More Confessions of a D&D Camp Counselor: Year II

by Bauxtehude (Liam Gallagher) on August 15, 2011

This year at Dungeons & Dragons Camp we took a new approach to running the games. All the DMs agreed to set their campaigns in the same setting. By doing this we hoped to create a common experience that all of the kids could share in. In retrospect, I have to admit that I was extremely naive, or at the very least idealistic.

Burn Baby Burn!

What I envisioned was a common campaign setting generating stories of how each party solved the same problems in their own way. The kids certainly overcame problems but not in the way I imagined. Where I’d thought they’d meet and interact with common NPCs they instead opted to kill them over and over again, week after week.

At literally every opportunity Humphrey the Gnome shop keeper was piked, stabbed or set on fire for refusing to turn over his goods. This same shop keeper was murdered every week by every table for nothing more than a handful of gold.

Humphrey’s treatment wasn’t special in anyway though. Most of the city of Glider Down (where they adventure was taking place) ended up in ashes. Where plot hooks, vignettes and lore once stood proud, only ash remained at the end of each week.

But the kids had fun doing it and they learned a thing or two while they were looking for the matches. While some people are born role-players and embrace if from the very outset, most kids haven’t have had much exposure to things like group storytelling, drama games, or theatrical training.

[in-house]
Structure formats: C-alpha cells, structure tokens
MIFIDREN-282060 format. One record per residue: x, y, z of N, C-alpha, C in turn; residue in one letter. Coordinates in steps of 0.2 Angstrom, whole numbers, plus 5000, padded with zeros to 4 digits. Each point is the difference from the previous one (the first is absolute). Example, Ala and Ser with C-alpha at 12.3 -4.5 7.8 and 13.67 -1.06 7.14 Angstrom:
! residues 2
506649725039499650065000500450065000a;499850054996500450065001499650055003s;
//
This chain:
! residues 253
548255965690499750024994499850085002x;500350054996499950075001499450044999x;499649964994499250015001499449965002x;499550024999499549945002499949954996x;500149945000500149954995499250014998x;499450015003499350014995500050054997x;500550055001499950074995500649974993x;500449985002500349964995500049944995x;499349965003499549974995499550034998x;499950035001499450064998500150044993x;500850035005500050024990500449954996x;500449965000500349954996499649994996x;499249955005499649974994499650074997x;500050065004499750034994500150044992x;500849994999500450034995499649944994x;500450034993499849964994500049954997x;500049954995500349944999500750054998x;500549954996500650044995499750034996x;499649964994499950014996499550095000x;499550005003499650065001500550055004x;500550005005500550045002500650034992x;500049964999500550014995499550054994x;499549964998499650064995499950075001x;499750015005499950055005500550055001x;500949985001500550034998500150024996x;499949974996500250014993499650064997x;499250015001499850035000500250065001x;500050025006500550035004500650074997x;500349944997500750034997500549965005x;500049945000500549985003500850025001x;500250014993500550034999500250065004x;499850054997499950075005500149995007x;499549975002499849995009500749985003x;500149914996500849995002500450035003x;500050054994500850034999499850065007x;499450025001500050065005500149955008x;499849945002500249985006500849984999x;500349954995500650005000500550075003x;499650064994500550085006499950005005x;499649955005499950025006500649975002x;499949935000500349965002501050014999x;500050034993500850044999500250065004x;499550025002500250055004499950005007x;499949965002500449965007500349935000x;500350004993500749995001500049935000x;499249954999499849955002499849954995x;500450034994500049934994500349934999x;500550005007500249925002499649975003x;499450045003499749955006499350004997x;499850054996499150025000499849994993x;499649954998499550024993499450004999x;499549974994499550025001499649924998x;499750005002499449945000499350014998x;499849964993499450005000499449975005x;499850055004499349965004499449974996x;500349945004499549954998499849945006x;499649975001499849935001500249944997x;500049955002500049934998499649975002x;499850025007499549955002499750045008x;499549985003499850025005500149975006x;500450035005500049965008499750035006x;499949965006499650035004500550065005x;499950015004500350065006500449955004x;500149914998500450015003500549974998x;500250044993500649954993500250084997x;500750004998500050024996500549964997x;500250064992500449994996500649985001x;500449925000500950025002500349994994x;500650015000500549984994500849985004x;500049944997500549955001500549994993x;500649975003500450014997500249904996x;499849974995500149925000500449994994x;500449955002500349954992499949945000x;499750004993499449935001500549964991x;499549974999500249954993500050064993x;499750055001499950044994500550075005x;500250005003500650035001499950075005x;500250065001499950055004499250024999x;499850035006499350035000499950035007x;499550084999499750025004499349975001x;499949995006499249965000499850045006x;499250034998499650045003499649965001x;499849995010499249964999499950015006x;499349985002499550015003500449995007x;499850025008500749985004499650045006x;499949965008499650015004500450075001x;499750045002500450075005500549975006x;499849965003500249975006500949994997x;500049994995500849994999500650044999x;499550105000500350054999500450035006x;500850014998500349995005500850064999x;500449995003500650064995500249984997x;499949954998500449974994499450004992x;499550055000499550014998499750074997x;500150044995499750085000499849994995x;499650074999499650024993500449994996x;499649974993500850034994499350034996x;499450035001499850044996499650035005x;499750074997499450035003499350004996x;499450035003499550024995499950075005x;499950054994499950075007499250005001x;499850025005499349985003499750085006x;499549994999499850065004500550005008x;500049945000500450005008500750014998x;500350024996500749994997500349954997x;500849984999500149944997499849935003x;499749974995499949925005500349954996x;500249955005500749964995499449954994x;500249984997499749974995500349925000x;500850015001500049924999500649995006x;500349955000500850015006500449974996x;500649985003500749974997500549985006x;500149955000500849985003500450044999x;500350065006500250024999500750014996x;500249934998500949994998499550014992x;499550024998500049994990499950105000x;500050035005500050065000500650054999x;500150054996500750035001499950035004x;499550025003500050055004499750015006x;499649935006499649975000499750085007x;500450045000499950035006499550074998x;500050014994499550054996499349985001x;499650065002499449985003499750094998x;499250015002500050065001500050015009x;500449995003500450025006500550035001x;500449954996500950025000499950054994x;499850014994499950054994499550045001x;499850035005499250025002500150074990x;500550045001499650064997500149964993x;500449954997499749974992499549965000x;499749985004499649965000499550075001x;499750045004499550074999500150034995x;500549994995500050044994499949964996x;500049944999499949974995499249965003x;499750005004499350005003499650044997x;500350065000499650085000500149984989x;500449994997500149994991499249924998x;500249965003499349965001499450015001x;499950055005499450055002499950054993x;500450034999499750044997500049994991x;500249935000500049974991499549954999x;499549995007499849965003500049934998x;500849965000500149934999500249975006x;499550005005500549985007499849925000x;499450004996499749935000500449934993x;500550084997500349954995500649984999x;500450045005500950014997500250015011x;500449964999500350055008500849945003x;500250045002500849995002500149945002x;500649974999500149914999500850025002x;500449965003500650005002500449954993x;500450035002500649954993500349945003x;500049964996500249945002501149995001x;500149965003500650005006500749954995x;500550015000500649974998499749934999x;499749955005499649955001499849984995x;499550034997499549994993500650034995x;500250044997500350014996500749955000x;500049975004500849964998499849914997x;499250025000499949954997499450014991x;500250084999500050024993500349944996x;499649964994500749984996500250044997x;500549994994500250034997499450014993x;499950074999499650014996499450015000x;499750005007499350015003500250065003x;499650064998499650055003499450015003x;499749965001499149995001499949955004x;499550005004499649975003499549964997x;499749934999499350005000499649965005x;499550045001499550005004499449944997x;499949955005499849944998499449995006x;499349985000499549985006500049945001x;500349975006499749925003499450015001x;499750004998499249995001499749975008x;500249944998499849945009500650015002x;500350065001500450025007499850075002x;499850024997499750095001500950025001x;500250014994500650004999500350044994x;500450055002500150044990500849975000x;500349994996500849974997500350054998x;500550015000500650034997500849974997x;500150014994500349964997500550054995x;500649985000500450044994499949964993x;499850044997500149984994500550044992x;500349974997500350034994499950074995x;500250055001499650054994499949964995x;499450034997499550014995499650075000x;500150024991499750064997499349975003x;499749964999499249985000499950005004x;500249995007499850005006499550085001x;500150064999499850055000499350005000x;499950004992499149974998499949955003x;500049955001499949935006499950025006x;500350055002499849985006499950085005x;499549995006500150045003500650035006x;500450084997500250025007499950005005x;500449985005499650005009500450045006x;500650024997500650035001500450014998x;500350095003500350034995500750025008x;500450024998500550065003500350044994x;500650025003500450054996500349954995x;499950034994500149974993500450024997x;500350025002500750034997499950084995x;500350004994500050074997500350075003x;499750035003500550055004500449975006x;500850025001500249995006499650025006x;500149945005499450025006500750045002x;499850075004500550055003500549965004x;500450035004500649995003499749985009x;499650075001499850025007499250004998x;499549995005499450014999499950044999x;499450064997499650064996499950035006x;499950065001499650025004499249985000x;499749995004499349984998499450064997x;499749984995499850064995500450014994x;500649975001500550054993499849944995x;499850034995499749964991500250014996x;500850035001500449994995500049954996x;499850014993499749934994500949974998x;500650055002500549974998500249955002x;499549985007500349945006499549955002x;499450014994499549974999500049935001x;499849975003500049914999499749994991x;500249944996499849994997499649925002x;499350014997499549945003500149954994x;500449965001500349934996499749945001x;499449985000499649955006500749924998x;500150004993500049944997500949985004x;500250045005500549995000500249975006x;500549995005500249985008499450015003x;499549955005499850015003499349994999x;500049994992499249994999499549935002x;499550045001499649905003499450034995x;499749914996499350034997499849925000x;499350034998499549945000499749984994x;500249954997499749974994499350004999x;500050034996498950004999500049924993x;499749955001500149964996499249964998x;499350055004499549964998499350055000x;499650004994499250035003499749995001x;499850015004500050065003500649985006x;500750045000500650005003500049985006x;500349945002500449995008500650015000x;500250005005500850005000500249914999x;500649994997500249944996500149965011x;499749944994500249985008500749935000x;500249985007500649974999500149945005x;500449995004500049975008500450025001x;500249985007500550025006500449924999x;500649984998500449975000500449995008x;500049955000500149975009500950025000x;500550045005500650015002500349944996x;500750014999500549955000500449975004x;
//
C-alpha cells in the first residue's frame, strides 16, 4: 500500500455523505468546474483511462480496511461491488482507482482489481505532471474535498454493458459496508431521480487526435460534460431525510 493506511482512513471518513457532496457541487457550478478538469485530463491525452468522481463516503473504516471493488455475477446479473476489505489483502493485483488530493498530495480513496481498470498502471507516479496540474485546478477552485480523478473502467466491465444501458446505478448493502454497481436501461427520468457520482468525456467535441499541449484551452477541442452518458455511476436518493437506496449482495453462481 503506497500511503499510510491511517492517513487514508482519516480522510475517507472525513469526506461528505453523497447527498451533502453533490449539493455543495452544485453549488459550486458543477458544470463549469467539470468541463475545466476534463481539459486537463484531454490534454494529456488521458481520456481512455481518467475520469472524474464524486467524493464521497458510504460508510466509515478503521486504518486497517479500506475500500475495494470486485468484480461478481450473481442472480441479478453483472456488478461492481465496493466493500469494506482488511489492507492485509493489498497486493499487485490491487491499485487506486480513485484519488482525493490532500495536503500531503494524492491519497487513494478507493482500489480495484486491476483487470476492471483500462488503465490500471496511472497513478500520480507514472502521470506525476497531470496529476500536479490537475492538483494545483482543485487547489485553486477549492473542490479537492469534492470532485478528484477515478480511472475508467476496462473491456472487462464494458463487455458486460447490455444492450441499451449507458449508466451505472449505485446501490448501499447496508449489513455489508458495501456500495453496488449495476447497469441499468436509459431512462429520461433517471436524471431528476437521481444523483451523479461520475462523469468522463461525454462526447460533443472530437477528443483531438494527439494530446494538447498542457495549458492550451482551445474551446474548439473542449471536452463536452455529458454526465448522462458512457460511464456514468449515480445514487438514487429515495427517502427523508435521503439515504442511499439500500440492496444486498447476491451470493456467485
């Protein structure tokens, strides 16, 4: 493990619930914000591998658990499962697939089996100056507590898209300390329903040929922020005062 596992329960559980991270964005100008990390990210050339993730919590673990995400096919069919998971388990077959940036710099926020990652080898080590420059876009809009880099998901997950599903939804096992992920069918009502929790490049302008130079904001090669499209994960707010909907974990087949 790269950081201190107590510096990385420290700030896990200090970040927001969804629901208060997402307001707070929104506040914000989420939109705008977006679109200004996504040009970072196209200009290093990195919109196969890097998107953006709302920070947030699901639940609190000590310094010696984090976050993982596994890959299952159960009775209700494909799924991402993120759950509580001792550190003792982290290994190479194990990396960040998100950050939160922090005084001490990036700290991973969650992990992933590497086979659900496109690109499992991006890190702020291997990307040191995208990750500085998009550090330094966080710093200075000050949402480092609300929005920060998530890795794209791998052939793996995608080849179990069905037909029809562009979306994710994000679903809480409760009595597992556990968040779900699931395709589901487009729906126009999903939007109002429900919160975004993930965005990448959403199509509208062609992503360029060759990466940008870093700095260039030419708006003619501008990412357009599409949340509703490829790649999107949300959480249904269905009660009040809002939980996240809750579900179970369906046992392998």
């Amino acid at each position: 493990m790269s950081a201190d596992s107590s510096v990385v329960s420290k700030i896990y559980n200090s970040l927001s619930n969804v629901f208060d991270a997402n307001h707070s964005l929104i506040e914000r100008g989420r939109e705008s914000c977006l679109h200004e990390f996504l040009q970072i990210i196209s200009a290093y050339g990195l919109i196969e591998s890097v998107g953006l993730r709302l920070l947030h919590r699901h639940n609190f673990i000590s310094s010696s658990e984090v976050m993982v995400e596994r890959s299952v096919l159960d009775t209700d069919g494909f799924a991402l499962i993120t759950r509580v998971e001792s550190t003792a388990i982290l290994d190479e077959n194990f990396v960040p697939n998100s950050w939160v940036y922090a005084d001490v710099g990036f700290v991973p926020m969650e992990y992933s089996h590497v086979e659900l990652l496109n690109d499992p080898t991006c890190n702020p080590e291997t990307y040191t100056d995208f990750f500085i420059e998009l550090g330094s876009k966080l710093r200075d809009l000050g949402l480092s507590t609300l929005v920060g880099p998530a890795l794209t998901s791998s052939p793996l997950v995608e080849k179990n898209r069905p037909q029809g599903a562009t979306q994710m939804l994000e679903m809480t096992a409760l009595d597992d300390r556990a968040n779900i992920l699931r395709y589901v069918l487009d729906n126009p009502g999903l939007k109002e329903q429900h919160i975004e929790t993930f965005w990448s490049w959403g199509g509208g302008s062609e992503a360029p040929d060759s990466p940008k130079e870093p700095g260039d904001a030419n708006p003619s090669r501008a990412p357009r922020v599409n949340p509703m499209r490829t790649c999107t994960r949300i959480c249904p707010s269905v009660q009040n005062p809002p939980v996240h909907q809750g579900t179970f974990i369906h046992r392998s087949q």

You have to start them small. You can get kids that are extremely reluctant role-players involved in combat fairly easily by prompting them to describe their attacks, especially critical bits and killing blows. It actually took very little encouragement to have these players go from spouting lines like “My guy attacks the Orc” to “I cut off the Orc’s head ” which then becomes “I rush forward with my axe held high, and sever the green head from the Orc’s filthy body!”

Once they buy into the idea that descriptions are fun, things often go a little overboard. One camper played a Rouge who had a knack for cutting people’s pants off, while another camper played an archer Ranger with an unsettling interest for shooting people in the eye (which I politely discouraged).

What Are Morals?

Another element that was introduced anew for many campers was the idea of characters having unique moral positions. When you’re Master Chief from Halo your modus operandi is fairly straight forward – within the parameters that the game sets, you unload magazines of ammo into aliens and win the mission. The notion that the campers are the author of their next choice is new to most of them. Empowered with an unbridled sense of free will and the ability to do whatever they could imagine, things often got a little crazy and completely out of hand in a hurry. Typically it played out in this order: 1) Get drunk at tavern, 2) Start fight in tavern, 3) Rob tavern, 4) Burn down tavern.

After the players felt the primal satisfaction of watching something burn to the ground and all the fires were eventually extinguished, the level 1 party looked out upon the world and asked “What’s next?”. Next was advancement. The players started forging identities for their character; identities that stray slightly (at first) from the central theme of destroy everything in your path.